In the great race to save energy, those who choose to invest in underground homes might be one step ahead of everyone. It seems the hobbits may have been ahead of their time with their homes built in to the hillside.
Underground housing (sometimes called earth sheltered housing) refers specifically to homes that have been built underground, either partially or completely. These subterranean homes have grown increasingly popular over the last thirty years and are an important sector in the green building movement. These types of dwelling are becoming more popular all over the world and today we will be looking at the advantages of an underground home in this article.
The first advantage of such a construction is purely aesthetic, an underground home will not deteriorate the landscape, other than offer an original architecture with a frontage and round shapes. Quite simply, to keep its qualities, this type of home has to be buried on 3 sides.
To compensate for the lack of light, a front with round shape offers more possibilities to install a large glazed surface to a maximum of rooms. Obviously, more luminosity means savings in lighting. The advantages of underground homes are numerous.
The main fear for owners is the water infiltrations. However, not only are the sealing systems very effective at preventing water from penetrating the house, they also take care of collecting water and sending it to underground storage tanks. These tanks can be used to supply water for the washing machine, dishwasher and toilets.
In a world where water is becoming a rare commodity, these are great advantages to take into account. The orientation of the house can also be an essential factor. Beyond the originality of this underground home, these buildings are at risks of water infiltration but also from damage caused by tree roots. The installation of bitumous seals is essential on this kind of building in order to guarantee its strength.
Protected by a thick layer of earth, an underground home will always be at the ground temperature. The result is a home in which the temperature never goes down very low in winter and never goes up very high in summer. Consequently, air conditioning and heating are used sparingly. On a beautiful day, the sun penetrates the ground into the house, the heat is absorbed and and then used in the winter.
Many of the first underground homes were complex, expensive and not very aesthetic. Since then there has been a lot of progress. An American physicist called John Hait helped to optimise the temperature and the protection against moisture by developing an insulating skirt made of plastic and polystyrene. Like an umbrella, it prevents water from infiltrating in the ground surrounding the house.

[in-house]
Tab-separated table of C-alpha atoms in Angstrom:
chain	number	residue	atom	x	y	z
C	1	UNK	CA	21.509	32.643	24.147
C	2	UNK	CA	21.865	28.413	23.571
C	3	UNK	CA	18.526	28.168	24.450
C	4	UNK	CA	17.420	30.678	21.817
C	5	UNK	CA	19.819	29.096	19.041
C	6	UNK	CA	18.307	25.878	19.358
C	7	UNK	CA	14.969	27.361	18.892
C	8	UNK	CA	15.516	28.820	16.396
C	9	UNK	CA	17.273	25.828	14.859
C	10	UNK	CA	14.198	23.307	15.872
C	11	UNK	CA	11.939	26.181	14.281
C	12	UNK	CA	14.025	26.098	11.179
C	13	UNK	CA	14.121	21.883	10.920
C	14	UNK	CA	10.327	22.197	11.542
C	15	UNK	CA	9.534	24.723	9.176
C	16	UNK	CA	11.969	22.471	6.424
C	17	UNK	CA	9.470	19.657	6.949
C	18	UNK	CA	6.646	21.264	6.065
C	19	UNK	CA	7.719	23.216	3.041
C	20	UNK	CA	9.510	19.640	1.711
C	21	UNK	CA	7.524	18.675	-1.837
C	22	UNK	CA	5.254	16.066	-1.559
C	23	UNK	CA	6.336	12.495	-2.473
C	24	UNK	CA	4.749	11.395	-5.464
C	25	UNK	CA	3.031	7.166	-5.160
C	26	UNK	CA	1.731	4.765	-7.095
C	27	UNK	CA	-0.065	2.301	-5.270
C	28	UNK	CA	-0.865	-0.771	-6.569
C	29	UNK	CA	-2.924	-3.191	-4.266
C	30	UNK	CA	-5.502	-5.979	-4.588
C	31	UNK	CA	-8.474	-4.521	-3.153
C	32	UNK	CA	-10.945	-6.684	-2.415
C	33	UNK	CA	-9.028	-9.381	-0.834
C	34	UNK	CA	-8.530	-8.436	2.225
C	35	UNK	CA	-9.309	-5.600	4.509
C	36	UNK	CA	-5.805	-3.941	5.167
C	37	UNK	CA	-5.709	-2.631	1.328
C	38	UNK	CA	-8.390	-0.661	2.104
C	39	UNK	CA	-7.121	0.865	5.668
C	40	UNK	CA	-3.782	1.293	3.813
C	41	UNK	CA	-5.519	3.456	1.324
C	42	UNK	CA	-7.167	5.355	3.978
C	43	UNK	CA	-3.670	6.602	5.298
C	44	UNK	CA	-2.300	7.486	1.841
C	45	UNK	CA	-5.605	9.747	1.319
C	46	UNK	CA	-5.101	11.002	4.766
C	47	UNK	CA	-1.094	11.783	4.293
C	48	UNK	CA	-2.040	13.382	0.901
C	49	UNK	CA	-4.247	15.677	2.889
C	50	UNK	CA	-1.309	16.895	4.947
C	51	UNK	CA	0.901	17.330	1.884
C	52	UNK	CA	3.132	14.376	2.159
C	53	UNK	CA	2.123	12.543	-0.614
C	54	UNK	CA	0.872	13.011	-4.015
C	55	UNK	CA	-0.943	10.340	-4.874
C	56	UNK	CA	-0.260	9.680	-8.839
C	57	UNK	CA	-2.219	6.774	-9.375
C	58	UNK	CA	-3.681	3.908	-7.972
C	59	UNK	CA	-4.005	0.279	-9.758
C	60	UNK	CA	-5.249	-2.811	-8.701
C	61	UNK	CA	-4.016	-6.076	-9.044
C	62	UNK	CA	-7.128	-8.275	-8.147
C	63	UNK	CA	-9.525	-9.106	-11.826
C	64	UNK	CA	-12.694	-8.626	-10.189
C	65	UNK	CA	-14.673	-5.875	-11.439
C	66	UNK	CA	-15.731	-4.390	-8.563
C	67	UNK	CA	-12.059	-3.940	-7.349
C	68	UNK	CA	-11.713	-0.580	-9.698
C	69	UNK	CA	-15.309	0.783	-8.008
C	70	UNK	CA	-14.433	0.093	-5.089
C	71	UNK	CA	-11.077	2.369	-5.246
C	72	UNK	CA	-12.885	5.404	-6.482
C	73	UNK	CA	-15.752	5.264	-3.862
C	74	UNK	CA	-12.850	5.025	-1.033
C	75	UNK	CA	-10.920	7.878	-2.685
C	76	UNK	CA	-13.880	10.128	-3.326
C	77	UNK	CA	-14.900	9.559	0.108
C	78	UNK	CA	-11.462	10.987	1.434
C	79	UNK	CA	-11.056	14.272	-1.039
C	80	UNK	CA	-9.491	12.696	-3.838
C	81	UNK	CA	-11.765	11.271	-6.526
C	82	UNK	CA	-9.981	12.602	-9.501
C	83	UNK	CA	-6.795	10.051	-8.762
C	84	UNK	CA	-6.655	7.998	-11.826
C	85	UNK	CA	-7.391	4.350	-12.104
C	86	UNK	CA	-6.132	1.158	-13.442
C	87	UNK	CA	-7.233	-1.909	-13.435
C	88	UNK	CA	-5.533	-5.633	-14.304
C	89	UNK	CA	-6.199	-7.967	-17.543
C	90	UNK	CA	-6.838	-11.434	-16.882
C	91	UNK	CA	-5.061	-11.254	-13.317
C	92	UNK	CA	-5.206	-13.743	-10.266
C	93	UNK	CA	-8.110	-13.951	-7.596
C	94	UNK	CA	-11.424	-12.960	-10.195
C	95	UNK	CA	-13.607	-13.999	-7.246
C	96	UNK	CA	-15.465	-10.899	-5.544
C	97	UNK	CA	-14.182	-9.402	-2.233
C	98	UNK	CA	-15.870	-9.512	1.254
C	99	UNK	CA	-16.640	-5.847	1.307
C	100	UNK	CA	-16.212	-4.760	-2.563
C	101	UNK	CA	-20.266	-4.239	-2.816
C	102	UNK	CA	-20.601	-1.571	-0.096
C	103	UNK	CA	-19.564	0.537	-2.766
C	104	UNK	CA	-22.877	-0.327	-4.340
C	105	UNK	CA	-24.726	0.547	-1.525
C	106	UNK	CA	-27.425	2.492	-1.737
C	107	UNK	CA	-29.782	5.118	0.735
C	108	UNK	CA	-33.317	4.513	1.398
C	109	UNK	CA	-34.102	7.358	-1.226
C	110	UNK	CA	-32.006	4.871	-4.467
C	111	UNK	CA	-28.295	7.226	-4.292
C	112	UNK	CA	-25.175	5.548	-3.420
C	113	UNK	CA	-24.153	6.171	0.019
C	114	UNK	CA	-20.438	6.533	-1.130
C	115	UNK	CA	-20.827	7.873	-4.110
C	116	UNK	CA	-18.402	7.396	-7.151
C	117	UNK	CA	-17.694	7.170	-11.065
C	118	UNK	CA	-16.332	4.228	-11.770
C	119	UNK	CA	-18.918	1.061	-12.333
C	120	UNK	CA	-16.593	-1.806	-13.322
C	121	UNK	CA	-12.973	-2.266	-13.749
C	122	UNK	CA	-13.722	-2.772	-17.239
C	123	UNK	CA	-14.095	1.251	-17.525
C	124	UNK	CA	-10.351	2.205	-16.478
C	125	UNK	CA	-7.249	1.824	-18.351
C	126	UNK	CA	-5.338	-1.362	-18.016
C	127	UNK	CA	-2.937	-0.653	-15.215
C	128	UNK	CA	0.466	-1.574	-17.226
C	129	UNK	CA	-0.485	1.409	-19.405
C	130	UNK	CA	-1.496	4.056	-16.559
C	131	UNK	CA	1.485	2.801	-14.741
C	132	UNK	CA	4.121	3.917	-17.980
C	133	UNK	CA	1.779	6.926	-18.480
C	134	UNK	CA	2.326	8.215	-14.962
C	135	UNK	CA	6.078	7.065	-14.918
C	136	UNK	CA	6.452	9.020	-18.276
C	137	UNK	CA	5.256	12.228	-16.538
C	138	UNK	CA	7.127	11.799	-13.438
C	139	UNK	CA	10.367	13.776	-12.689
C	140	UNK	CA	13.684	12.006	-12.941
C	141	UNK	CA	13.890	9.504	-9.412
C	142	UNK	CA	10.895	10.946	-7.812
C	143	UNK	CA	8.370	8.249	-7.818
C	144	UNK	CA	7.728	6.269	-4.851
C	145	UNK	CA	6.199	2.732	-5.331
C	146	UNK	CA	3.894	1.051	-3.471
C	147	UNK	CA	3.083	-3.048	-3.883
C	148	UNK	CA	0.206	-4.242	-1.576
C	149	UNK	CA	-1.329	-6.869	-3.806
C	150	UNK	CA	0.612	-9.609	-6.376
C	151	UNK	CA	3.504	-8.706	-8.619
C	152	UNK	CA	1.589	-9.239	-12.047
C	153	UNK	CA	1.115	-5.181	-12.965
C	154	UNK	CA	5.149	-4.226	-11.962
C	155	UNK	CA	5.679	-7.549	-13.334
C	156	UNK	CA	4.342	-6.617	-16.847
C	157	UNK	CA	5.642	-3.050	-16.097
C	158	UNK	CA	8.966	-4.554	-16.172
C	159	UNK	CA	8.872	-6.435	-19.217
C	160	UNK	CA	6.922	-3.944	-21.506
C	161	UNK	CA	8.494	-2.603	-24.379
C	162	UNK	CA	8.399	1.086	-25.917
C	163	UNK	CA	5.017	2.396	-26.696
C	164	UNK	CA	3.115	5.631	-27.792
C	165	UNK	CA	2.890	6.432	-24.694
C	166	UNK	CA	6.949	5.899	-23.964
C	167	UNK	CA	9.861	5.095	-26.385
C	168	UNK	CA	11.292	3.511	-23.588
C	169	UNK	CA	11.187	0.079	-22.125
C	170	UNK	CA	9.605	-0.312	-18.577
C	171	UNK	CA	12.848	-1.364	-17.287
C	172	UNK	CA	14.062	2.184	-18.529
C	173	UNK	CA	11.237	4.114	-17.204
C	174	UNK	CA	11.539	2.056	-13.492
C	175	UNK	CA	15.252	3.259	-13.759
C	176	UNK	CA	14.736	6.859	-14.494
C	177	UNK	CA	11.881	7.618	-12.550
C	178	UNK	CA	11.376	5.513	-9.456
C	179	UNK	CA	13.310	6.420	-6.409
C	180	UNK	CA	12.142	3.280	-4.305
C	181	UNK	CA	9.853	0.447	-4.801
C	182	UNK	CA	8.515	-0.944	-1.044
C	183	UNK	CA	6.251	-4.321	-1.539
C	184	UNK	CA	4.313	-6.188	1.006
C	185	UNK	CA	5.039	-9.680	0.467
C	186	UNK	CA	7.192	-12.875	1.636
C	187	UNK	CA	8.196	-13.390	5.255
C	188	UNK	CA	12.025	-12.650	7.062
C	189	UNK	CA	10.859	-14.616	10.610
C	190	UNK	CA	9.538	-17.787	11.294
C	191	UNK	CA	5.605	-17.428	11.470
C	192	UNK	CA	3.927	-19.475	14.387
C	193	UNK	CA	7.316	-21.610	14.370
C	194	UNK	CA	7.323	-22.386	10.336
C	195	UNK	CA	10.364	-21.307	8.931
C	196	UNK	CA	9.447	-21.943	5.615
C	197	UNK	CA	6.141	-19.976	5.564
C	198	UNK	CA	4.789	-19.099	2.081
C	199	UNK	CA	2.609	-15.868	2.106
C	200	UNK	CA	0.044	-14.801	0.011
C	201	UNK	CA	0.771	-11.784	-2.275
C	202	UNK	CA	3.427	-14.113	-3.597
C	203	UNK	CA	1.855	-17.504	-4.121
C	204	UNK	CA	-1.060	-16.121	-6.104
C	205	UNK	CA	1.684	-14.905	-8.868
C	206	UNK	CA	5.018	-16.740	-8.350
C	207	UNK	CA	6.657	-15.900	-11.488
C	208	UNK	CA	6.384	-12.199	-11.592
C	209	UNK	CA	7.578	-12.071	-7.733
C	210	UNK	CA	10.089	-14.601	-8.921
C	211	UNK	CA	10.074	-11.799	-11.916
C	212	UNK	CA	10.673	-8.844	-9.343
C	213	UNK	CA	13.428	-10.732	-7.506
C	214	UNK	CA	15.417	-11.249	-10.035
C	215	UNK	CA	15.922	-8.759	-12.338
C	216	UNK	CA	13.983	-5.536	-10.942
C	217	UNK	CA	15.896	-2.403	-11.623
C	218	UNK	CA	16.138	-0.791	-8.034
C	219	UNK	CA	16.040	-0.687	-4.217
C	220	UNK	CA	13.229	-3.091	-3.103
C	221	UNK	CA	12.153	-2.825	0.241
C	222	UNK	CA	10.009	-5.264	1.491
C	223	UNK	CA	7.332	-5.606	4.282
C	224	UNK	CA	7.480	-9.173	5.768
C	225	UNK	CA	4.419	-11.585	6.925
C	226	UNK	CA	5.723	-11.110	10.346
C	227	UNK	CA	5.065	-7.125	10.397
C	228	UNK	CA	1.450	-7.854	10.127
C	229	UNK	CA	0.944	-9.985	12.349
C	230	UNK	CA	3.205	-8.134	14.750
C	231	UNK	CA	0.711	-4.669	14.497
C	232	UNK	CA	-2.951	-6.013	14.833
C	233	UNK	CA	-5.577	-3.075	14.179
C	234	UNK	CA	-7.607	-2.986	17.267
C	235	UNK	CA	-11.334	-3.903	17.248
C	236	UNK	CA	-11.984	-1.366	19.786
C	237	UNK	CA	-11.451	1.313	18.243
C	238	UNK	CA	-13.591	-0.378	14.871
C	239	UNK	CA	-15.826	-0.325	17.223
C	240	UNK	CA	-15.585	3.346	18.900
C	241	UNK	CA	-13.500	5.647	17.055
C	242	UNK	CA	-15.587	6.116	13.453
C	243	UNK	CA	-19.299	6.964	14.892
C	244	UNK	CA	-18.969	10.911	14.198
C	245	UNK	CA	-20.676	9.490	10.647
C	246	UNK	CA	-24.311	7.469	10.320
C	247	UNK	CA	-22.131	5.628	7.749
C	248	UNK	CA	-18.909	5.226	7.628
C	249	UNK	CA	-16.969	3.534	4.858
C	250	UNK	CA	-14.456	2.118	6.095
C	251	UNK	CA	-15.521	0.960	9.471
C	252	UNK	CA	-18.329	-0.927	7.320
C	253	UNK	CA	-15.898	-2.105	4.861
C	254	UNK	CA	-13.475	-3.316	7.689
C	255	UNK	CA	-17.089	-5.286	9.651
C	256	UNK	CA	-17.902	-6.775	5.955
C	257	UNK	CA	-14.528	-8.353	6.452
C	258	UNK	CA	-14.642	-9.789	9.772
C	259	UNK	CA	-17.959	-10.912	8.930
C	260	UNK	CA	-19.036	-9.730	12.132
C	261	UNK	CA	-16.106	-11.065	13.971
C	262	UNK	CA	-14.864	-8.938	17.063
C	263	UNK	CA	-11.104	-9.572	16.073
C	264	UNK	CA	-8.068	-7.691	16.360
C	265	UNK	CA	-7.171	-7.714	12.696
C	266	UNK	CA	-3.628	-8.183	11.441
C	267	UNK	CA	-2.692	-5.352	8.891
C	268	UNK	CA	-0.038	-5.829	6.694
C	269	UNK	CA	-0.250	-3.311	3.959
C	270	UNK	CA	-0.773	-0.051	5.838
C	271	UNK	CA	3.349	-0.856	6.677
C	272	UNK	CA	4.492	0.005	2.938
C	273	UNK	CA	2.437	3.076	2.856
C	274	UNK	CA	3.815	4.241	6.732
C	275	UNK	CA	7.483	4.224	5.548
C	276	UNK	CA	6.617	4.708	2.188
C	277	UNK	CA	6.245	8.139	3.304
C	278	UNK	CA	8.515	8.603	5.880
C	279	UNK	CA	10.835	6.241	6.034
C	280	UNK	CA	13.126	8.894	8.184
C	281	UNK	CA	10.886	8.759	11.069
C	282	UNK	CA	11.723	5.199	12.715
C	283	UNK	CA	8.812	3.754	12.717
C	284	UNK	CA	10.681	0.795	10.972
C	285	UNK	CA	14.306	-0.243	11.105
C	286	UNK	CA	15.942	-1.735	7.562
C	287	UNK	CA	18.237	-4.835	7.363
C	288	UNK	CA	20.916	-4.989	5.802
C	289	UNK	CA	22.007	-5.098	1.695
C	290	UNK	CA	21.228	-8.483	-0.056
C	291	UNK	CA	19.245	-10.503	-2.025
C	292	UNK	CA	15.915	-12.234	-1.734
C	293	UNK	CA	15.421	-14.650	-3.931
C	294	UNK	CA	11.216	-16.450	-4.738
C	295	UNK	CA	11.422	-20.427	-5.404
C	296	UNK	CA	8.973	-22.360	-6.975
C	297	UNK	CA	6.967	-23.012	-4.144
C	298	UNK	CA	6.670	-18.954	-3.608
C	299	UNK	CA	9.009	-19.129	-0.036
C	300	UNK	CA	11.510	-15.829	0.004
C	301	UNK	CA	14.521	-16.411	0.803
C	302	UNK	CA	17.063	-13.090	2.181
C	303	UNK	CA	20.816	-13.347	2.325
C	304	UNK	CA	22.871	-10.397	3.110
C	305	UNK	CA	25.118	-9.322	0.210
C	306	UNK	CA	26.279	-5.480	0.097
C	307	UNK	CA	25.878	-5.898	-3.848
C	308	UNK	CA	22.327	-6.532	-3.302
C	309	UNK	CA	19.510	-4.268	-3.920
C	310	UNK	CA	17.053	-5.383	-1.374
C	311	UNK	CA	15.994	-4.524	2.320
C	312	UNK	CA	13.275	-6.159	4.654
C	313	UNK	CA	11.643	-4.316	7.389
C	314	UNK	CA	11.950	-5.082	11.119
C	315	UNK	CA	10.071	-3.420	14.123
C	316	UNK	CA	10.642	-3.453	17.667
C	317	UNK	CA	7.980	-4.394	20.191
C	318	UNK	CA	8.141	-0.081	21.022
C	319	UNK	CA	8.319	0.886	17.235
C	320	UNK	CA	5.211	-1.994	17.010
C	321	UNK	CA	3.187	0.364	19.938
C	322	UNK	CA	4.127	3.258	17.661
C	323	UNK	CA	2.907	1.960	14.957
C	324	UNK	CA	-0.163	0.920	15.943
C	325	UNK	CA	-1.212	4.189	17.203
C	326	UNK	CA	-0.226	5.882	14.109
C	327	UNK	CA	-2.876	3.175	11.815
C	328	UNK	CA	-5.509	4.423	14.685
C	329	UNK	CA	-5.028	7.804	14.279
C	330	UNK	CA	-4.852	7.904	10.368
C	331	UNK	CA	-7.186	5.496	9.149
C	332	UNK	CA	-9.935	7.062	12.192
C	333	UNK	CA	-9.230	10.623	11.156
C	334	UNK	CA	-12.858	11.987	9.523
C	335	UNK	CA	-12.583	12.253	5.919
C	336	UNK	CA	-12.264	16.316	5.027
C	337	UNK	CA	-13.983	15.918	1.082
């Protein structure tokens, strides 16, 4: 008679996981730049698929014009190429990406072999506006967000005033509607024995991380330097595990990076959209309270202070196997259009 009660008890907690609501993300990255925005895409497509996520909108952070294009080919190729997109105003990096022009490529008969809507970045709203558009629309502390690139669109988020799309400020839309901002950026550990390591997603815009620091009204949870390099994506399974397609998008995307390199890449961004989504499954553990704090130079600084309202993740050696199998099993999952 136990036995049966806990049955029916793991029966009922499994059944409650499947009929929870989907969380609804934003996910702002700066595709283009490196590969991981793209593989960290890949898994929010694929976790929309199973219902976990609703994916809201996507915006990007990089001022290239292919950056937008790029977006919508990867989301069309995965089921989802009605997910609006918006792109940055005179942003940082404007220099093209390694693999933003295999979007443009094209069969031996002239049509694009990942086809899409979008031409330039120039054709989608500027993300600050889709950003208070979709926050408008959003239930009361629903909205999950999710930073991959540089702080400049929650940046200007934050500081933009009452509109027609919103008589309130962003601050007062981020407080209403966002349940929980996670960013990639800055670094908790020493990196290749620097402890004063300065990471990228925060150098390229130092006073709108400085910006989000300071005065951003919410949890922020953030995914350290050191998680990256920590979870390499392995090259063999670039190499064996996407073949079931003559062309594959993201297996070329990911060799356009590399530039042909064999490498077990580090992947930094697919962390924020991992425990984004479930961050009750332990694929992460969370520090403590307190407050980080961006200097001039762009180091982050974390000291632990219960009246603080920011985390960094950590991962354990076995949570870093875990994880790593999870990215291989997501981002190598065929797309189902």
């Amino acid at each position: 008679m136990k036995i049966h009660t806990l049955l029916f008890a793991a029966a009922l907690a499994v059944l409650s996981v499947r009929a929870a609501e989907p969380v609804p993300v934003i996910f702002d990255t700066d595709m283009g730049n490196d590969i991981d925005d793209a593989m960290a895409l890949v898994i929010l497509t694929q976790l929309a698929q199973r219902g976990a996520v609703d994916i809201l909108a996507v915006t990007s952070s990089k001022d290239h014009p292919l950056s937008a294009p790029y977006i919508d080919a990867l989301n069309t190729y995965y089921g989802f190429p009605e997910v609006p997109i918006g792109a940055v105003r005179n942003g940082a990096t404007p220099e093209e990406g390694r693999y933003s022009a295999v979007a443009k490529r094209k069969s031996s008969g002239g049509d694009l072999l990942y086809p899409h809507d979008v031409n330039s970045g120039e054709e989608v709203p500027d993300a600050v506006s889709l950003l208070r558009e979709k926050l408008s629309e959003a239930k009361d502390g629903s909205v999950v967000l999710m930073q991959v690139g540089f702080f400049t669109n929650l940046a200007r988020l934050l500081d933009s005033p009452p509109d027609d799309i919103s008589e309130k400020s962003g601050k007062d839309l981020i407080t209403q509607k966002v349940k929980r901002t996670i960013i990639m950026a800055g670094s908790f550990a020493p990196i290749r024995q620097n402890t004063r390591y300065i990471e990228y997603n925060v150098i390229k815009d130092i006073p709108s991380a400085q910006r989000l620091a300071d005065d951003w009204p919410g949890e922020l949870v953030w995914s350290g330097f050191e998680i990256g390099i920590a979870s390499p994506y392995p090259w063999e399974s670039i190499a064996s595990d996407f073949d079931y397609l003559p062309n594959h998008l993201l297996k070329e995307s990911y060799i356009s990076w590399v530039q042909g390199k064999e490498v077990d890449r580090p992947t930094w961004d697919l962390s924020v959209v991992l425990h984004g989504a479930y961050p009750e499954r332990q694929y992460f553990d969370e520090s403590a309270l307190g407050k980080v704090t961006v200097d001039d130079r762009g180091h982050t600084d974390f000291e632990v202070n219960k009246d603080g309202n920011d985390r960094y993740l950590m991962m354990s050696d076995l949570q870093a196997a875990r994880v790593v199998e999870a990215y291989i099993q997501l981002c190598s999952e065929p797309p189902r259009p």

Thousands of people in Europe and America live in underground homes. In Russia there is more development below the ground than above it. Countries like Japan and China, where development space is at a premium, are particularly keen to build underground living places.
In the UK, the movement is much slower, with less than a hundred underground homes in existence. This is partly due to a misinformed belief that underground homes are dirty, damp, dark, claustrophobic and unstable places to live. But it is also due to a lack of guidance and information about building regulations and specifications, and a lack of knowledge about their potential as a sustainable building practice.
An underground home is protected from the wind, rain and other elements. It does not waste land, since you can in theory walk above it and cultivate vegetables. Underground houses have many advantages over conventional housing. Unlike conventional homes, they can be built on steep surfaces and can maximise space in small areas by going below the surface.
In addition the materials excavated in construction can be used in the building process. Underground houses have less surface area so fewer building materials are used, and maintenance costs are lower. They are also wind, fire and earthquake resistant, providing a secure and safe environment in extreme weather.
One of the greatest benefits of underground living is energy efficiency. The earth’s subsurface temperature remains stable, so underground dwellings benefit from geothermal mass and heat exchange, staying cool in the summer and warm in the winter. This saves around 80% in energy costs. By incorporating solar design this energy bill can be reduced to zero, providing hot water and heat to the home all year round. An additional benefit of the surrounding earth is noise insulation. Underground homes are exceptionally quiet places to live.
Finally, underground houses blend with the natural landscape, and have minimum impact on the local ecology. This is not only aesthetically pleasing but ensures that the maximum habitat is left alone for wildlife. What do you think?